Monday, October 06, 2008 

Hayman strikes!

Much talk of the government supposedly backing off on 42 days. As the Lords are quite clearly not going to pass the bill in any shape or form, the only way to get it through would be to use the parliament act; but using the PA, especially as it would breach all the precedents of using the PA, including the Salisbury convention, would indeed probably be "political suicide" as advisers have supposedly briefed.

How then to step back from the brink without being too embarrassed in the process? Perhaps they'll take the advise of Andy Hayman, formerly chief anti-terrorism officer:

But the Government's current proposals are not fit for purpose: they are bureaucratic, convoluted and unworkable. The draftsman's pen has introduced so many hoops to be jumped through that a police case for detaining a terror suspect will become part of the political game.

Hayman of course along with his former acolytes in the Met is still deeply wedded to absolutely any extension, such is the pressing need for more time. Hayman goes on to detail his unerring support for 90 days, when such "bureaucratic, convoluted and unworkable" conditions were not part of the bill, which would have just seen a judge authorise continued detention as is currently the case. Hayman's real problem with 42 days is not the time limit, but that the police cannot just waltz into a court-room and sweet-talk a judge with how he'll be named and shamed in the tabloids should the man he releases go on to bomb somewhere.

Accountability though has never been Hayman's strong point. He was the officer in charge of "Operation Helios", the witch-hunt against Ali Dizaei which cost millions of pounds and even more when Dizaei sued for discrimination. He was the person most heavily criticised by the IPCC after they established that he told one story to crime reporters on the day Jean Charles de Menezes was executed and another later to the Met's management committee, briefing that they should be saying de Menezes was one of the bombers, even if it turned out he wasn't, when he already knew that he wasn't. He was in charge of the Forest Gate raid, and not satisfied with shooting one of the Koyair brothers, his officers commenced a smear campaign similar to that ran against de Menezes. He resigned last December after allegations that he had ran up a Met credit card bill of £15,000, as well as taking a female officer on foreign trips with him. One has to wonder if his fee for the Times article will be going towards his paying off of that account.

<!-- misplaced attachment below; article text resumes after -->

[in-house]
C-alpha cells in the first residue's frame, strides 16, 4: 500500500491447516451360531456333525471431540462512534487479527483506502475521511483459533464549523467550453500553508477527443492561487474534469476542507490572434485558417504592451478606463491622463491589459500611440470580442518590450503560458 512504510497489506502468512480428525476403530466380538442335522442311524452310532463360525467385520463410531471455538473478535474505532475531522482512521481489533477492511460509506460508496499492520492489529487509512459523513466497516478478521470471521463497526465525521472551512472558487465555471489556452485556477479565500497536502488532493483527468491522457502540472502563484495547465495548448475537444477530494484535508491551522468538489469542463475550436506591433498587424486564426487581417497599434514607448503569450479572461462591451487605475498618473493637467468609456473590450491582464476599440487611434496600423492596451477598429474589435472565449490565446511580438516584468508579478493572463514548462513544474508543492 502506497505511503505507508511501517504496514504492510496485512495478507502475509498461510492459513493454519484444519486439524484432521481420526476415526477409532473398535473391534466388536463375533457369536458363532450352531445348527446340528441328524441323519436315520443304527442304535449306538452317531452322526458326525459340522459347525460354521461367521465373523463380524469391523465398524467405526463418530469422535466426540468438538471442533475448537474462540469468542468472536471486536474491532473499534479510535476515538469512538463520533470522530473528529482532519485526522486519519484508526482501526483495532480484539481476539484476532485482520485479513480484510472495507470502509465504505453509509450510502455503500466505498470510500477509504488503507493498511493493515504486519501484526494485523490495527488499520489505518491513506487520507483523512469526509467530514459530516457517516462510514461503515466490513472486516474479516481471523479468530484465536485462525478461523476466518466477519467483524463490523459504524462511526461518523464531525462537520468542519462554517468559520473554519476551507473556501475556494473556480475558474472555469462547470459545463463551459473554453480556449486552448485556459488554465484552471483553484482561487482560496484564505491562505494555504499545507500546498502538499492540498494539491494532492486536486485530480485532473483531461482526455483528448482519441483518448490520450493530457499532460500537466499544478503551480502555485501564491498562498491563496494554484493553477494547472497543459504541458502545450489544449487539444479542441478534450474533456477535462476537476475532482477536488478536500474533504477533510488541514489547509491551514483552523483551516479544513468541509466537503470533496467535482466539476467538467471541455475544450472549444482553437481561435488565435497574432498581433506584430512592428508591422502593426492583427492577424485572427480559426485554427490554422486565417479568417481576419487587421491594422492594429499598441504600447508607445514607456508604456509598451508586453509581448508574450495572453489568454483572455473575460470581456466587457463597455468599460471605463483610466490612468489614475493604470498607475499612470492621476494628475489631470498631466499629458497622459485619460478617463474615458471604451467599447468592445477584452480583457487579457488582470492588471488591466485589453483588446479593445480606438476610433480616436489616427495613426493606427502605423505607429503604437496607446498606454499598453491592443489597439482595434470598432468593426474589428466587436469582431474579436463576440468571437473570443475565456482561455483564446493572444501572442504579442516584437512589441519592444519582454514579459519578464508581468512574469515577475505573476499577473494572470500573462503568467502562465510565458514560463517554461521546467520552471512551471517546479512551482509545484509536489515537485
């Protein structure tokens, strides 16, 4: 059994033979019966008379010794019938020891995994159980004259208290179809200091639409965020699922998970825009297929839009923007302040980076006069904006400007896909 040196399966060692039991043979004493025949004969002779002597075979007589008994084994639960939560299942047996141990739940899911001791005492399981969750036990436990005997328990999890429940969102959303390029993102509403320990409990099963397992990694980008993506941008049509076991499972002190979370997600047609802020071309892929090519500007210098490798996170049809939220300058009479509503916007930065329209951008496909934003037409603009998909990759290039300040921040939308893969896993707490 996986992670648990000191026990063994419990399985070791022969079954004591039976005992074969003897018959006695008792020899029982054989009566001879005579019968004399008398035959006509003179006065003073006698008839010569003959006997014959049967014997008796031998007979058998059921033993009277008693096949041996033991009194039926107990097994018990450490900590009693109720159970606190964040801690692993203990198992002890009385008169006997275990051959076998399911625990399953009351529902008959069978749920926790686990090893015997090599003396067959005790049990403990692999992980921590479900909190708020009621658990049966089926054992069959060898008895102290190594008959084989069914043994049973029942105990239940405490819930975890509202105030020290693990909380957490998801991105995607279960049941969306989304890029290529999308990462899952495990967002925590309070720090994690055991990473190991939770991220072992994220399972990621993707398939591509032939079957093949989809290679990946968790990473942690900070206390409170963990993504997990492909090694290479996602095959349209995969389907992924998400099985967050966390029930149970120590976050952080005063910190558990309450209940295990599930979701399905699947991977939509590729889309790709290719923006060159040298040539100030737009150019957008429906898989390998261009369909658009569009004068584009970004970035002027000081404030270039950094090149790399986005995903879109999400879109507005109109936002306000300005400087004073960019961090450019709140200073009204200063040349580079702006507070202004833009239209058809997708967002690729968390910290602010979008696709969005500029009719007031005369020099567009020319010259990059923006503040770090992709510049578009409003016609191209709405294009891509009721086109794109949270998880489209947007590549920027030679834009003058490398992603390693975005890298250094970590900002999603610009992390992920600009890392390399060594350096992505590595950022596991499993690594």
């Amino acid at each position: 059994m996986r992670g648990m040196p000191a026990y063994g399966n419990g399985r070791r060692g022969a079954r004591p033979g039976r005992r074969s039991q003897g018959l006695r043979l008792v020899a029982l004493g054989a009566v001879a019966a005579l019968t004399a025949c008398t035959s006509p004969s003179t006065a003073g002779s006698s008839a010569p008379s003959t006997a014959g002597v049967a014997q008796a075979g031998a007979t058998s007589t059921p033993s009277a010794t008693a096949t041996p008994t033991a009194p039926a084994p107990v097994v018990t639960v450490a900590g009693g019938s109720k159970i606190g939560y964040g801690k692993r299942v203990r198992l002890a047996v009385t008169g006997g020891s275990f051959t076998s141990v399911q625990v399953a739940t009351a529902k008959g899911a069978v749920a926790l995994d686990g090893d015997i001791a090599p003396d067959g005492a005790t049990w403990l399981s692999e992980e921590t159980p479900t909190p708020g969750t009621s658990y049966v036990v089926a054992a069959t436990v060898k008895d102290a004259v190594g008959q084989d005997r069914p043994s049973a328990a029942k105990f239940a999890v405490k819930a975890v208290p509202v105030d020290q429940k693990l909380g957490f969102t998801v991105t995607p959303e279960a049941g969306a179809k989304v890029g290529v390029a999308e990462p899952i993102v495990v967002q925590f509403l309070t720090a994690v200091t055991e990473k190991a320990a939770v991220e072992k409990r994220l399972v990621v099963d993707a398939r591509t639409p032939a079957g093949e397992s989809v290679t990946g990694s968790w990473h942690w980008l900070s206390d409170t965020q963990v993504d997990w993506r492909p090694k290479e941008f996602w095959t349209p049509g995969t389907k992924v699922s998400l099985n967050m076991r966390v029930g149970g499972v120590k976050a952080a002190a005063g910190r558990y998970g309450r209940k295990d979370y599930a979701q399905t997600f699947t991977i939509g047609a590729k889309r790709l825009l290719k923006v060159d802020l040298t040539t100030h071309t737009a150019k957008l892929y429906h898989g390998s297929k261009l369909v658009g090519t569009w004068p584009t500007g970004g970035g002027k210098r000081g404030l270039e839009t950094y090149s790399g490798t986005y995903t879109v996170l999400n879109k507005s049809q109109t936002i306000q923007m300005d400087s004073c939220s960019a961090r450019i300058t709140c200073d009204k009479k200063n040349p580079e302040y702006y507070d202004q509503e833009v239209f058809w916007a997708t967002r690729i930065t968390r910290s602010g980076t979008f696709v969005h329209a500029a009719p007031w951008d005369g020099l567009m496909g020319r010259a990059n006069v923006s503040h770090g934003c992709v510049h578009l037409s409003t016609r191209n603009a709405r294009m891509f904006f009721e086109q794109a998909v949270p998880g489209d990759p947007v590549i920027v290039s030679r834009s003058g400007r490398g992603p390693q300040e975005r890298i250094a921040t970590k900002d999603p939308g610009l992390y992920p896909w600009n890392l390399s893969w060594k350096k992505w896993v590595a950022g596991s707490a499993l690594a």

With their plans not fit for purpose currently, the government will probably have to admit defeat this year. There's nothing stop them however from trying again in the next session, or putting in their manifesto, even if the chances of Labour winning that election are slight to say the least. Don't however completely rule out the Conservatives swiftly adopting 42 days as their own however, especially should there be another attack, of significant magnitude or not. George Osborne and Michael Gove had to be convinced of the benefits of opposing it this time round, and in government will be just as obsessed with handing over power to the police as Labour have been.

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Friday, February 22, 2008 

A pointless exercise in clearing everyone and questioning no one.

Reading Sir Christopher Rose's report (PDF) into the bugging of Sadiq Khan MP while he visited Babar Ahmed at Woodhill prison, you have to wonder what exactly the point of the whole exercise was. The findings may as well have been written by the police themselves; so unquestioning is Rose of the officers he interviewed who authorised the bugging, that he writes this in the 9th paragraph of the 18-page report:

I have borne in mind, in relation to all of those from whom I have obtained information, the possibility that serving some interest of their own might inspire a departure from candour and that none of them has been subject to the rigour of cross-examination such as a trial process would provide.

In other words they might have told me a complete cock and bull story, but nonetheless I've taken their comments in the spirit in which they were given. This is hardly the way to run any sort of investigation, let alone one into the bugging of an MP.

A good place for Rose to have started his inquiry might have been to talk to the